Given that school districts generally all teach from the same state curriculum, do small school districts really need their own superintendents, secretaries and other administrative staff? Could two or three or five small rural districts all be run out of the same administrative center? Could busing routes and school buildings be adapted to accommodate students from neighboring school districts?
Could combined school districts benefit in purchases and repairs through economy of scale? Of course they could.
Despite the state offering incentives, few districts have been willing to merge or combine efforts to the degree that’s possible to save taxpayers significant amounts of money.
The state education commissioner said last month that she’s not in favor of forcing districts to merge, instead leaving that decision up to local residents.
But at what point are the residents shooting themselves in the collective foot by not supporting consolidation and mergers? And at what point does the state say, “We have a statewide school system. We’ll make the decision as to what districts merge and which don’t?”
That mandate may be unavoidable unless the Legislature and school districts act to avert it.
Several pieces of pending legislation pending in Albany might help.
One bill (A1543/S3875) would allow school districts to be reimbursed for actual expenses for any studies they conduct related to reorganization, defined in the bill as “any merger, consolidation, or annexation.” Passage of this bill should incentivize districts to move forward on such studies, since the state would pick up the tab.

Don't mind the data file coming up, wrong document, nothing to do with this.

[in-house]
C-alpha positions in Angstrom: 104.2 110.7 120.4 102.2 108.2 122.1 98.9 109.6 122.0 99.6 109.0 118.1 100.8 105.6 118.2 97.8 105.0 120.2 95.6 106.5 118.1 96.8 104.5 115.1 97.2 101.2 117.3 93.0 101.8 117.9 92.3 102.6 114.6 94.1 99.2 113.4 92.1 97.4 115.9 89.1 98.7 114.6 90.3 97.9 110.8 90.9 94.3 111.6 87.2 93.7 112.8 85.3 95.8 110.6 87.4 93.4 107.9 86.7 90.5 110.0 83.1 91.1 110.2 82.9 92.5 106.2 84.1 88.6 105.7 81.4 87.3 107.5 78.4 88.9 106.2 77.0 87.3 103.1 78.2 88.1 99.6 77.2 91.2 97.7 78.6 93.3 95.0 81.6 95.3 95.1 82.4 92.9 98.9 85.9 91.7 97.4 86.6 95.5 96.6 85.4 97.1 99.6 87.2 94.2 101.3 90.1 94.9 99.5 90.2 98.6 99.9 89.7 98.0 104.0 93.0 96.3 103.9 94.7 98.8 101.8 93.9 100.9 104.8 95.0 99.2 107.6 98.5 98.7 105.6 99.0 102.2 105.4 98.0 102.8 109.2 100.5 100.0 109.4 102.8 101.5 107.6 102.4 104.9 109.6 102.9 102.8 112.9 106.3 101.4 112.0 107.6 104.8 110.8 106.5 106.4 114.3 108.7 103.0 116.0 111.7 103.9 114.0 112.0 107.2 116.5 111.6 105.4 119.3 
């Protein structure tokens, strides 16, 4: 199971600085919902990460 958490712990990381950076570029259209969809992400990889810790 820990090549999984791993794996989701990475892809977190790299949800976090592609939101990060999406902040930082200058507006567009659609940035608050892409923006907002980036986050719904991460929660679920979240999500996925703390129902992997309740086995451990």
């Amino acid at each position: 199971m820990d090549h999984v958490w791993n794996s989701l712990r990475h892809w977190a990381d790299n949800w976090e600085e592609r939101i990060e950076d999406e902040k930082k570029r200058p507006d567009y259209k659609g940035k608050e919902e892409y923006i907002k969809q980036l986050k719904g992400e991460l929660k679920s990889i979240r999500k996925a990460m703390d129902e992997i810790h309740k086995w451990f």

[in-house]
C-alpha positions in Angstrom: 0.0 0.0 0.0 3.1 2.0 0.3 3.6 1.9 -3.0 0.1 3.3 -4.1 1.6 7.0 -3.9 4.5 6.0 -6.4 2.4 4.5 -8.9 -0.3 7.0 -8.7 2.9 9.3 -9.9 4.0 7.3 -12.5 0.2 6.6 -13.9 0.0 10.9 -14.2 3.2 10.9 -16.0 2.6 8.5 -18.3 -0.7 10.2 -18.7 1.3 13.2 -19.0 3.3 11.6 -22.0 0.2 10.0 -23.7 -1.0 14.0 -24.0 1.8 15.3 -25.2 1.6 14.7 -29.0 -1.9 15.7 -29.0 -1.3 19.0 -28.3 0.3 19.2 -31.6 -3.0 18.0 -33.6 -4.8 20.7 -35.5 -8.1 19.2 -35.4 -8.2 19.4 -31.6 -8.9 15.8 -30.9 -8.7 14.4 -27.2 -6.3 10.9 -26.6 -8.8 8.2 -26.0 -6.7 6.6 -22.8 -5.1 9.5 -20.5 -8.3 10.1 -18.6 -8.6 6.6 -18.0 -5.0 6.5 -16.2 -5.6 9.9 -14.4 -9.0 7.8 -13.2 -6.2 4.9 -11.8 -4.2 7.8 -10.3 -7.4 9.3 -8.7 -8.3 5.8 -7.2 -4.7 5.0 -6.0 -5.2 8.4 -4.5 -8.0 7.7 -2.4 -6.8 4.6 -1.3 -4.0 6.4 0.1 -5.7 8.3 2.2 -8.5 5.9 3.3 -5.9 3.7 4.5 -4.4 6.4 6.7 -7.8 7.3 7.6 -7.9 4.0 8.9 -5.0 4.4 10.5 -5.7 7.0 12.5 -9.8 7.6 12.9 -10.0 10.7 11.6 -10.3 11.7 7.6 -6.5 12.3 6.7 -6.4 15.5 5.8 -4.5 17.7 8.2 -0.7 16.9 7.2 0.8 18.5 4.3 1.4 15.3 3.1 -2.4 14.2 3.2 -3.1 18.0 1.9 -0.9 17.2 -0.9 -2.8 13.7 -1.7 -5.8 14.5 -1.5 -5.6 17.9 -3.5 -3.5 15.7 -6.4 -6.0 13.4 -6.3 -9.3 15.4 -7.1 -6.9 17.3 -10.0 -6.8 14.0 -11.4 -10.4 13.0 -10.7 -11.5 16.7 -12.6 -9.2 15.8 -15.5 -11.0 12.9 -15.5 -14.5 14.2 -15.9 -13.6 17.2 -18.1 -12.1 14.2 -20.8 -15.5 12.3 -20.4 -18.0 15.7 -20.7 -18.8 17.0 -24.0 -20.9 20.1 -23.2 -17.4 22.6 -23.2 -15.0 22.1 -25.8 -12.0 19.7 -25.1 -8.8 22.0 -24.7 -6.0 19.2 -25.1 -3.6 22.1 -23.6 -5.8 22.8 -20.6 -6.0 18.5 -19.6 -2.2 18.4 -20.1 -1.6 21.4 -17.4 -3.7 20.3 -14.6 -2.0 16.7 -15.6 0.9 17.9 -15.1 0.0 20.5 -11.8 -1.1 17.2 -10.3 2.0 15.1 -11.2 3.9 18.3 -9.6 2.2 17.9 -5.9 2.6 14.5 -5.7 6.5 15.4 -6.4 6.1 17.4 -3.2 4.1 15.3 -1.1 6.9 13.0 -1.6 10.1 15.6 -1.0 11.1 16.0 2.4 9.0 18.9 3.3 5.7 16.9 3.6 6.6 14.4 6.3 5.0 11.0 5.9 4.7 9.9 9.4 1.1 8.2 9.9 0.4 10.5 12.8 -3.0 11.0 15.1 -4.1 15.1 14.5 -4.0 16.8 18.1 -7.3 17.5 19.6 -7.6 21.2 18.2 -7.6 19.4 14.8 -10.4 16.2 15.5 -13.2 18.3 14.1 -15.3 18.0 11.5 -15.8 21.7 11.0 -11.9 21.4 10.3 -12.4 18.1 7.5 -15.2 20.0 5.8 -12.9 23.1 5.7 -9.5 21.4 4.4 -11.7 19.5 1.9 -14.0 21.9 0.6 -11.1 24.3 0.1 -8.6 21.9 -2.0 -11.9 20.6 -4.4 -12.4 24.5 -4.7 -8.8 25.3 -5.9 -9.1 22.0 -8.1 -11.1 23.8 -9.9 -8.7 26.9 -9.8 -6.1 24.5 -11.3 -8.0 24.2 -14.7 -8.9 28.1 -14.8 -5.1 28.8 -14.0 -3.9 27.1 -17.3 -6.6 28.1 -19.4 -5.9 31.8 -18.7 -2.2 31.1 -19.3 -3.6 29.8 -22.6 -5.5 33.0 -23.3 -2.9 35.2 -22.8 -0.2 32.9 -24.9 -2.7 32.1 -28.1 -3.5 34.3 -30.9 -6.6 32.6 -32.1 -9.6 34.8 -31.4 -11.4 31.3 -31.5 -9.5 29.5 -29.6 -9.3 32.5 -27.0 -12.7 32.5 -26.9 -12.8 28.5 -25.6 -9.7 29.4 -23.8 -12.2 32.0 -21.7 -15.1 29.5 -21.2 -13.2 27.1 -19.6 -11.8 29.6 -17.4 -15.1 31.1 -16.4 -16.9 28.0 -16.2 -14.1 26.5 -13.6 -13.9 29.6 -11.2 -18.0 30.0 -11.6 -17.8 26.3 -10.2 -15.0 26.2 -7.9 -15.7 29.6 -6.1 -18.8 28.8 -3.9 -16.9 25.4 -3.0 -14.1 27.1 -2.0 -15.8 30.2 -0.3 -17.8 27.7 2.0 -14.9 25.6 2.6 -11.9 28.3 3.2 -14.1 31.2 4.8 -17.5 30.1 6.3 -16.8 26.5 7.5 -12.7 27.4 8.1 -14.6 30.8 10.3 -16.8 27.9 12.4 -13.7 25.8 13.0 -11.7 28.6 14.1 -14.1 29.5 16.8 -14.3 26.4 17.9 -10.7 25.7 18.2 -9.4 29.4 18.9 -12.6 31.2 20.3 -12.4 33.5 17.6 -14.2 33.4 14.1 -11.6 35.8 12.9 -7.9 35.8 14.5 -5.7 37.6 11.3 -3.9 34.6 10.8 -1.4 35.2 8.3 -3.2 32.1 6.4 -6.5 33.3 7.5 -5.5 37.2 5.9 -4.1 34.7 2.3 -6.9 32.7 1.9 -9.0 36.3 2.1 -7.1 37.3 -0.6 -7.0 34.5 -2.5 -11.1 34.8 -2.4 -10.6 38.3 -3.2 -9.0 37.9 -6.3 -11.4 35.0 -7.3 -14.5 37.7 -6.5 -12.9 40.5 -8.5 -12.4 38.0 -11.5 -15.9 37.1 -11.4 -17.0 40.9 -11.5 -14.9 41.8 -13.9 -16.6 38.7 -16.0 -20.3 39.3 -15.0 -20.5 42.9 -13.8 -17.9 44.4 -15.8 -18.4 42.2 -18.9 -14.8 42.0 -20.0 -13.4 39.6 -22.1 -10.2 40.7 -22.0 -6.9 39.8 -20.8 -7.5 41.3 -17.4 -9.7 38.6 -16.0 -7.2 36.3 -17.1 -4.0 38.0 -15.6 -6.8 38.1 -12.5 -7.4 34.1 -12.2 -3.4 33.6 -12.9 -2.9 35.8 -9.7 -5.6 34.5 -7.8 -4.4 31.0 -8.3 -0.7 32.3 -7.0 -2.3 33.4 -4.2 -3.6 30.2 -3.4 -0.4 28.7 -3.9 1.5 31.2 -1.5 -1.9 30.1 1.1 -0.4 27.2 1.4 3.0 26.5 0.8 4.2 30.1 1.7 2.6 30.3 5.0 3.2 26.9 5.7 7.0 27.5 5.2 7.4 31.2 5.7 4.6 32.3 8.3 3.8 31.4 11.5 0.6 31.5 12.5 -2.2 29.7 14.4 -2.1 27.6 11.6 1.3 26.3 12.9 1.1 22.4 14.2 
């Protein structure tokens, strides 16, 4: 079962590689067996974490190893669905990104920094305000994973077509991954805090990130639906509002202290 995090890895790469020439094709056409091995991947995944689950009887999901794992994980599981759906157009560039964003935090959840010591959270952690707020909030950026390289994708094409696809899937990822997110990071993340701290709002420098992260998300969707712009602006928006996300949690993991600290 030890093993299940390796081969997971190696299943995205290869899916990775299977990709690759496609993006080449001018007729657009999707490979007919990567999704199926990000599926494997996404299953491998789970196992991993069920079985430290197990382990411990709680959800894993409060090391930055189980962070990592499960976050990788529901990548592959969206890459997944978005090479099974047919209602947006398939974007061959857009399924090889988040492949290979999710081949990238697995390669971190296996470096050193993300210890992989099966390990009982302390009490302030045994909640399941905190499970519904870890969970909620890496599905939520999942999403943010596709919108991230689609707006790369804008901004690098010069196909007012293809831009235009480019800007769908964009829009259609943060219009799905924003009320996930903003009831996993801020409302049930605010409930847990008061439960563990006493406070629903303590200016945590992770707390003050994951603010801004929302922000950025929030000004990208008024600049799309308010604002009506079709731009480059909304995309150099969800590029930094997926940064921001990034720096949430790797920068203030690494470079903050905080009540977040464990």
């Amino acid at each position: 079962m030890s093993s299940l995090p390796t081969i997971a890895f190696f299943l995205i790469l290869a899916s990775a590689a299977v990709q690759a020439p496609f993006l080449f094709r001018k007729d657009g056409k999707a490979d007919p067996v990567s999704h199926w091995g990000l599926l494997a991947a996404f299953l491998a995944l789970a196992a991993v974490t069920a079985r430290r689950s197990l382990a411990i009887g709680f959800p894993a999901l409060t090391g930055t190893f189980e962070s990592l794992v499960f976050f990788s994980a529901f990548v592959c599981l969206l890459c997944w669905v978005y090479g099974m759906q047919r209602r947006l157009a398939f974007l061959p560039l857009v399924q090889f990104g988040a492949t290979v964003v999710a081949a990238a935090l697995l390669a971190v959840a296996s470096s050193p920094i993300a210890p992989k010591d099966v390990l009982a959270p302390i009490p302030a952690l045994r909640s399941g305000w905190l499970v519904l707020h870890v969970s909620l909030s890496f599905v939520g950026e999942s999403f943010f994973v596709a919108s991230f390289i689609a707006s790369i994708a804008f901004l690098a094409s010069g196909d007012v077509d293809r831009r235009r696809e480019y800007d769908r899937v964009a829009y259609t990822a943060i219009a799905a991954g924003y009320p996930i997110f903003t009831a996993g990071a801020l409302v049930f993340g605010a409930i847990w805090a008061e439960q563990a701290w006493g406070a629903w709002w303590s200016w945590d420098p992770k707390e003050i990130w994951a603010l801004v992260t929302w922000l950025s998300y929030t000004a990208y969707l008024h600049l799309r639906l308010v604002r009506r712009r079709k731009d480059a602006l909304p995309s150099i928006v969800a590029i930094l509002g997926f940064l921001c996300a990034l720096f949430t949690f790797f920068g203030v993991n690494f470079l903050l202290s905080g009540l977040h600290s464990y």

Another bill (A5729) would allow districts not only to share services and take advantage of economies of scale with one another, but with other local governments and BOCES units as well. Why should a town and a school district, for instance, have separate maintenance crews, when they might be able to share mechanics at a cheaper cost?
Another bill that could allow districts to save money on personnel costs (A5436) would let school boards make decisions regarding employment based on performance, qualifications and the best interests of the students.
Right now, districts may only trim staff based on seniority, which means the most expensive staff members stay on, even if there are better teachers and staff members earning less money. Admittedly, this gets tricky, but lawmakers could enact safeguards to ensure that personal and political beefs don’t factor into who gets laid off.
And one proposed bill (A5412/S3690) takes the whole consolidation/merger issue up to the state level by compelling the state Education Department to identify school districts with 1,000 students or less that might be able to consolidate. After a study, the department would recommend which school districts should consolidate.
Under this legislation, there still would be significant local input and a local referendum to ultimately decide the fate of the merger.
But we could foresee lawmakers at some time giving the Education Department the power to force the consolidation of some districts in the future.
The vicious cycle of tax hikes/budget cuts can’t continue.
New Yorkers already pay the highest amount in the country in per-student spending, and we’re in the top seven in the country in property taxes, of which school taxes make up a significant percentage.
If the state doesn’t do something to rein in the expenses, then New Yorkers will continue to be faced with the tough decision of paying even higher school taxes or depriving our children of a full public-school education.
Aren’t we all sick of this by now? If districts won’t act, the state needs to step in and do it.